Looking ahead, Autry says Valor is in a season of bulking up operations and offerings. “We’re not a full general ledger accounting system—and I’m not saying that’s where we’re going—but we’re definitely working on beefing up our accounting capabilities,” he says. “Because the majority of our monthly management process is the revenue entry for all of our mineral management clients.

“In 2022, we started Valor Operator Services, and we now have ten operating clients that are using us as their back office solutions for JIB processing—revenue distribution, division order department, and production reporting/state agency-type reporting. When we talk about how we doubled year-over-year, that is specifically in mineral management with operator services clientele sprinkled in, and we’re really looking to beef that side of the business up. If we can double mineral management and grow to thousands of wells under management on the operator services side, doubling again in 2023 and 2024 should not be an issue.”

Teeing Up for Steady Growth

As we prepared for our tee shots on the 12th hole after back-to-back bogeys on our scramble scorecard, Autry talked about trends in the oil and gas industry. “2023 is a tough year to predict,” he says after a nice faded tee shot that would leave us about 93 yards to the pin. “We saw an uptick in leasing activity and preparing to drill new wells, as well as an expansion outside of what’s been the comfort zone for the past few years.

“We’re hoping our clients start seeing some development from these oil and gas leases that are getting signed. Prices definitely play a role. Oil is down to $75 ($69 at the time of writing) compared to $110 at the peak of 2022. Natural gas prices are at $2.25 ($2.37 at the time of writing) compared to $9. So, we might see a lot of holding firm with where operators are at; it’s tough to drill the gas wells at this price point. I think what we’ll see is more consolidation of property operators doing trades and acquisitions to really solidify their position in certain areas—West Texas and Southeastern New Mexico are the hotspots. We’ll also continue to see mergers between the operating companies and private equity groups. We’ll start seeing those moves happen in the summertime and second half of the year.”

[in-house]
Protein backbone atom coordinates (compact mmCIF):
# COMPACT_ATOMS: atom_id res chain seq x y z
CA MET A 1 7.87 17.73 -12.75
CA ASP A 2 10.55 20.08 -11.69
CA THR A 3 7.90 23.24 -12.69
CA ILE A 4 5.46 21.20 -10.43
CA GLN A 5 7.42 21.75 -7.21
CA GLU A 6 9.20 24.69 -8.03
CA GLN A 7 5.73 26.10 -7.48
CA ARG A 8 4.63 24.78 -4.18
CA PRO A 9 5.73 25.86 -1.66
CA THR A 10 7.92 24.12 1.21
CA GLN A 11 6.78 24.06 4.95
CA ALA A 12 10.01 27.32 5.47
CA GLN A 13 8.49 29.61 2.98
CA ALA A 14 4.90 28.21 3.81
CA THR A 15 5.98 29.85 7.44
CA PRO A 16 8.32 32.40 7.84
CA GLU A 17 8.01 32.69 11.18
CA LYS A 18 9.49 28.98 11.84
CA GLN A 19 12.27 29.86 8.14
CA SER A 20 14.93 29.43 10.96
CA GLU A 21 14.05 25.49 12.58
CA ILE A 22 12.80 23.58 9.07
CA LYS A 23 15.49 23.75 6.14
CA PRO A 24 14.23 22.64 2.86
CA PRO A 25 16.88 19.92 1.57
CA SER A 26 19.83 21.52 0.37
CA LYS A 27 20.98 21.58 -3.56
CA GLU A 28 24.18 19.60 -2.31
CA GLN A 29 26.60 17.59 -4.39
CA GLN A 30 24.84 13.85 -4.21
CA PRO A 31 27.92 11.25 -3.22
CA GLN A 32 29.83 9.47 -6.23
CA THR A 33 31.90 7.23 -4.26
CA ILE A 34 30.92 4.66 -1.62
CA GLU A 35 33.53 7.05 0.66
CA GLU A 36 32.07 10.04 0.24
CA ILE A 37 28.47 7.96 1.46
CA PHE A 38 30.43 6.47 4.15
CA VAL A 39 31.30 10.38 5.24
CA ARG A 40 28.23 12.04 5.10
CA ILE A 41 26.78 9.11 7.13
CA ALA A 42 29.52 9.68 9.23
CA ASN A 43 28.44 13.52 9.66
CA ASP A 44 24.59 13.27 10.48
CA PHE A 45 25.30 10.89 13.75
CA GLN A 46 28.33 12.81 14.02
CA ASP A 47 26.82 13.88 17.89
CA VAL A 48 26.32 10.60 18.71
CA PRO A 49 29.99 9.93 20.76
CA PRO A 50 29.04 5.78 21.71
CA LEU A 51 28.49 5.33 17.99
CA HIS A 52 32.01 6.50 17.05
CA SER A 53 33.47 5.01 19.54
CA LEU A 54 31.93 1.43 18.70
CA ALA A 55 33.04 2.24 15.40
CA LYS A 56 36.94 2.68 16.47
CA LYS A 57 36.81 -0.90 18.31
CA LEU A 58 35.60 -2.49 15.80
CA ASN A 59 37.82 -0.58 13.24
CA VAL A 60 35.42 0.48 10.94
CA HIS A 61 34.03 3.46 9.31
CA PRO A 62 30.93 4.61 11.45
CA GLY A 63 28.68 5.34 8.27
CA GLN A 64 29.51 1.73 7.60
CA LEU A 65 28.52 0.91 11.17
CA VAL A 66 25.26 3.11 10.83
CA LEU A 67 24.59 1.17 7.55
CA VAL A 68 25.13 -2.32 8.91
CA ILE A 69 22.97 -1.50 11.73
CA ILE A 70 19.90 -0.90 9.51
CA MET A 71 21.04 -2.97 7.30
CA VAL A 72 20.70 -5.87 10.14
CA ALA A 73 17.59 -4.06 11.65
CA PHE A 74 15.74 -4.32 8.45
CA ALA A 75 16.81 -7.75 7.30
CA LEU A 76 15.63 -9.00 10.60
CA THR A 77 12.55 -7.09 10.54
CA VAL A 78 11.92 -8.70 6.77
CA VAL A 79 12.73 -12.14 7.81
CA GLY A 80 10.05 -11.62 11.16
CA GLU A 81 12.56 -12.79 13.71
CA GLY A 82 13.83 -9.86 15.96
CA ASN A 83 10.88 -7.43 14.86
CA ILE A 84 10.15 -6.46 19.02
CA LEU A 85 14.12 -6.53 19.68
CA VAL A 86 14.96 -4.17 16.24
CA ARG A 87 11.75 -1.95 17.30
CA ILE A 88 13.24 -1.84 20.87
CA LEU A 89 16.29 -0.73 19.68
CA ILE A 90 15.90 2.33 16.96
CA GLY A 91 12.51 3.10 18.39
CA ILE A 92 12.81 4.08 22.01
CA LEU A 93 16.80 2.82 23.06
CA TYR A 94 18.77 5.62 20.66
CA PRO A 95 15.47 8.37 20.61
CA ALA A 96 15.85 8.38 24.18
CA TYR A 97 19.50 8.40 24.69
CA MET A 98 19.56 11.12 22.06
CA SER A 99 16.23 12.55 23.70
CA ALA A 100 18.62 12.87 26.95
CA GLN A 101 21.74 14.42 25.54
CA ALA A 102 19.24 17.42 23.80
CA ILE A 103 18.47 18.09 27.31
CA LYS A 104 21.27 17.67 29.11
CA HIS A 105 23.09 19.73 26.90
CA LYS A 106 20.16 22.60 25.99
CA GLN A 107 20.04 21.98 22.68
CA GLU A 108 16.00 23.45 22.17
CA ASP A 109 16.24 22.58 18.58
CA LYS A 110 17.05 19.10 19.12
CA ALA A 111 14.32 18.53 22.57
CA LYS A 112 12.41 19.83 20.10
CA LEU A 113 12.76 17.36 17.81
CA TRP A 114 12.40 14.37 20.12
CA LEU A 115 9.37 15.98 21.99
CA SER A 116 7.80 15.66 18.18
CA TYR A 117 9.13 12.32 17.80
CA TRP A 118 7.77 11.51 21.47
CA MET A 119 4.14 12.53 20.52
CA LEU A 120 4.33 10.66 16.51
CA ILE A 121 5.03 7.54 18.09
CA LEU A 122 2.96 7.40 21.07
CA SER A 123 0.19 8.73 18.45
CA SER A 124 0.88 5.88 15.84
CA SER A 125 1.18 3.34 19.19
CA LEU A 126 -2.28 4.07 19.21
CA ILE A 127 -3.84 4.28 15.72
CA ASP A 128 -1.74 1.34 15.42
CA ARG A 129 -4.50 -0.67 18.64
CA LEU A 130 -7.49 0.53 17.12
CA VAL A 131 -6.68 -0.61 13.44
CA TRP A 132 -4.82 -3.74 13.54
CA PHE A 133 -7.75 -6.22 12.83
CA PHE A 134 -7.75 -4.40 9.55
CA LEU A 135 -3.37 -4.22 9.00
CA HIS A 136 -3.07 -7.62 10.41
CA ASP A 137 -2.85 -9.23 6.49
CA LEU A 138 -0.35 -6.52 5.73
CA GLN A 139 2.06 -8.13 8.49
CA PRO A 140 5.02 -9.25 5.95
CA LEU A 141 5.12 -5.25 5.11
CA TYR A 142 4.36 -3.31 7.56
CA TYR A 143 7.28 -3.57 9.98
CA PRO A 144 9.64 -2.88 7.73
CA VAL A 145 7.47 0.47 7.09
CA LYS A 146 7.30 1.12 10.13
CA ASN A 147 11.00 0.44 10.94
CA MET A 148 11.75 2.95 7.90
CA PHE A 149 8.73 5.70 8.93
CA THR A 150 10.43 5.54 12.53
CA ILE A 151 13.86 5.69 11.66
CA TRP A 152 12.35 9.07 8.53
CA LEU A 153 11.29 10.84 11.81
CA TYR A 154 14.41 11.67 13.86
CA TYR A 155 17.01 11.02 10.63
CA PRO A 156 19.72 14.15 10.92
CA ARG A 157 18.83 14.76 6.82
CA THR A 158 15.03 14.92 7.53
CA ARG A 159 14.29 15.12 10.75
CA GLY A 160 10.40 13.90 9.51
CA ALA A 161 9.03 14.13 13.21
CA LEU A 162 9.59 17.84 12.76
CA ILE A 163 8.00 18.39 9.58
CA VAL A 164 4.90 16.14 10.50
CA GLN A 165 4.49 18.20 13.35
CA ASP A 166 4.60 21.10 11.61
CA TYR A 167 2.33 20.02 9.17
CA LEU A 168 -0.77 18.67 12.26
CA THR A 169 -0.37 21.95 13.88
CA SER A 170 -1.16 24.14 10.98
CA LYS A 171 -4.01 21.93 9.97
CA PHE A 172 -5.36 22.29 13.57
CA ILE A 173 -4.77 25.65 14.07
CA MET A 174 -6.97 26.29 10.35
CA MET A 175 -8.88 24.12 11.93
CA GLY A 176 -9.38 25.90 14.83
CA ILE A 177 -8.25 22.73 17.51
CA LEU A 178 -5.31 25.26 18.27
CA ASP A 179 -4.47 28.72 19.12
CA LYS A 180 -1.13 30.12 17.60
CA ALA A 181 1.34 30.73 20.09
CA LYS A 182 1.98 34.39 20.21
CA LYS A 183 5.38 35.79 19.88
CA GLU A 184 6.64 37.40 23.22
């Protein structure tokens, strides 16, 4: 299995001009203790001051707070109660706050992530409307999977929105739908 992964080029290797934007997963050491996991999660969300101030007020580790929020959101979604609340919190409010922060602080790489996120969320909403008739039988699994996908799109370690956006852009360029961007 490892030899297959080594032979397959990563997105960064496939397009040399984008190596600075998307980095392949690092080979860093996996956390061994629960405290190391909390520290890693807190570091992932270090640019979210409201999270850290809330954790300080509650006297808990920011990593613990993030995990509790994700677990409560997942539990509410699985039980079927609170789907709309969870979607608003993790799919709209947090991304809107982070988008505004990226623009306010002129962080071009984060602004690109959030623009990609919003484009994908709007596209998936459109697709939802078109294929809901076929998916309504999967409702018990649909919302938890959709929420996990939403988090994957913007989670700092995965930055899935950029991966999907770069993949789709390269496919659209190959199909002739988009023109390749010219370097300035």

Autry and I managed to make par on the 12th after both of our 10-foot putts burned the edge of the cup. We made a mess of the 13th, double bogeying the short 335-yard par 4, but then we bounced back with a birdie on the par 5, 14th after just missing a 20-foot eagle putt.

Five years from now, Autry says his goal is to have Valor producing more than $30 million in revenue. In the short-term, he aims to scale the company’s operations in Midland. With one employee in the region already, Autry says by the end of the year, he hopes to have that office up and running with several more team members.

Autry and I finished the last four holes at +1. Autry led the way off the tee box with a pin-seeker on the par 3, 15th and two massive drives on 17 and 18 that set us up for easy pars on all three. As a scramble team, we shot a +5, 40, on the backside. It obviously wasn’t our best day, but—as two players with average indexes—the howling winds dictated our games.

As for Valor, though, Autry says long-term success is dictated by doubling yearly. “We’re setting Valor up to be a generational company, just like a lot of our clients are,” he says. “I think if we just continue to have the goals and aspirations of doubling year-over-year, building up the team, and using technology to develop that, we will become who we want to be.”


Ben Swanger

Ben Swanger

View Profile
Ben Swanger is the managing editor for D CEO, the business title for D Magazine. Ben manages the Dallas 500, monthly…

Related Articles

Local News

Fifth Circuit Allows Ruel Hamilton His Freedom Until It Decides on His Appeal

Dallas real estate developer Ruel Hamilton was convicted of bribery in 2021 and sentenced to eight years in prison, but the Fifth Circuit Court of Appeals agreed to delay his sentence until it rules on his case.
The Doc

New EarBurner Podcast: The D.O.C. Opens Up About His Life and His Hopes for Dallas

One of the most important artists in hip-hop history is a Dallasite. He’s found God, plans to launch Death Row South, and is ready to share his life story in a new documentary. And this podcast.
Food & Drink

Celebrate the Year of the Rabbit and Cat at These D-FW Restaurants and Festivals  

Here’s where you can celebrate with delicious noodles, sweet desserts, and plump dumplings.